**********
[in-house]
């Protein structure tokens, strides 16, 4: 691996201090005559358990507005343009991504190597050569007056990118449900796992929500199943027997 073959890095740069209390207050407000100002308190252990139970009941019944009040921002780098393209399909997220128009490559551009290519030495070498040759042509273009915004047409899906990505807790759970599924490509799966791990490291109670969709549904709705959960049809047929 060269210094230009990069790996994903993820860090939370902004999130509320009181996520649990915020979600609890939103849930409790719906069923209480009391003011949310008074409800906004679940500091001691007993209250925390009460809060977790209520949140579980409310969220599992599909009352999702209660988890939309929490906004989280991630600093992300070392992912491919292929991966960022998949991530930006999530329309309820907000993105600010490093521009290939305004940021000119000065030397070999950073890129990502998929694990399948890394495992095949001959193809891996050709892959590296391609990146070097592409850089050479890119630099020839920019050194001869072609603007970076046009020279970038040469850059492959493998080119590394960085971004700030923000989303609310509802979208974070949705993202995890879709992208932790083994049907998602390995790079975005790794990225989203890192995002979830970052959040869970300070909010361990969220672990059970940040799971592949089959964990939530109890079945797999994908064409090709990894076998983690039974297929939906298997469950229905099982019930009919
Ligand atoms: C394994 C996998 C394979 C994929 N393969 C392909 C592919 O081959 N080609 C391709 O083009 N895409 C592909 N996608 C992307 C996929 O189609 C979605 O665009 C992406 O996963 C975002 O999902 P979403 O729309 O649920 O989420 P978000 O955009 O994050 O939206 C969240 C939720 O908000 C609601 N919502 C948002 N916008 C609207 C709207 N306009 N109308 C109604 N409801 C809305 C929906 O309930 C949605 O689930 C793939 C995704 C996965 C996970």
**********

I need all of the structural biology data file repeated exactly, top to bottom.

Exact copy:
[in-house]
């Protein structure tokens, strides 16, 4: 691996201090005559358990507005343009991504190597050569007056990118449900796992929500199943027997 073959890095740069209390207050407000100002308190252990139970009941019944009040921002780098393209399909997220128009490559551009290519030495070498040759042509273009915004047409899906990505807790759970599924490509799966791990490291109670969709549904709705959960049809047929 060269210094230009990069790996994903993820860090939370902004999130509320009181996520649990915020979600609890939103849930409790719906069923209480009391003011949310008074409800906004679940500091001691007993209250925390009460809060977790209520949140579980409310969220599992599909009352999702209660988890939309929490906004989280991630600093992300070392992912491919292929991966960022998949991530930006999530329309309820907000993105600010490093521009290939305004940021000119000065030397070999950073890129990502998929694990399948890394495992095949001959193809891996050709892959590296391609990146070097592409850089050479890119630099020839920019050194001869072609603007970076046009020279970038040469850059492959493998080119590394960085971004700030923000989303609310509802979208974070949705993202995890879709992208932790083994049907998602390995790079975005790794990225989203890192995002979830970052959040869970300070909010361990969220672990059970940040799971592949089959964990939530109890079945797999994908064409090709990894076998983690039974297929939906298997469950229905099982019930009919
Ligand atoms: C394994 C996998 C394979 C994929 N393969 C392909 C592919 O081959 N080609 C391709 O083009 N895409 C592909 N996608 C992307 C996929 O189609 C979605 O665009 C992406 O996963 C975002 O999902 P979403 O729309 O649920 O989420 P978000 O955009 O994050 O939206 C969240 C939720 O908000 C609601 N919502 C948002 N916008 C609207 C709207 N306009 N109308 C109604 N409801 C809305 C929906 O309930 C949605 O689930 C793939 C995704 C996965 C996970």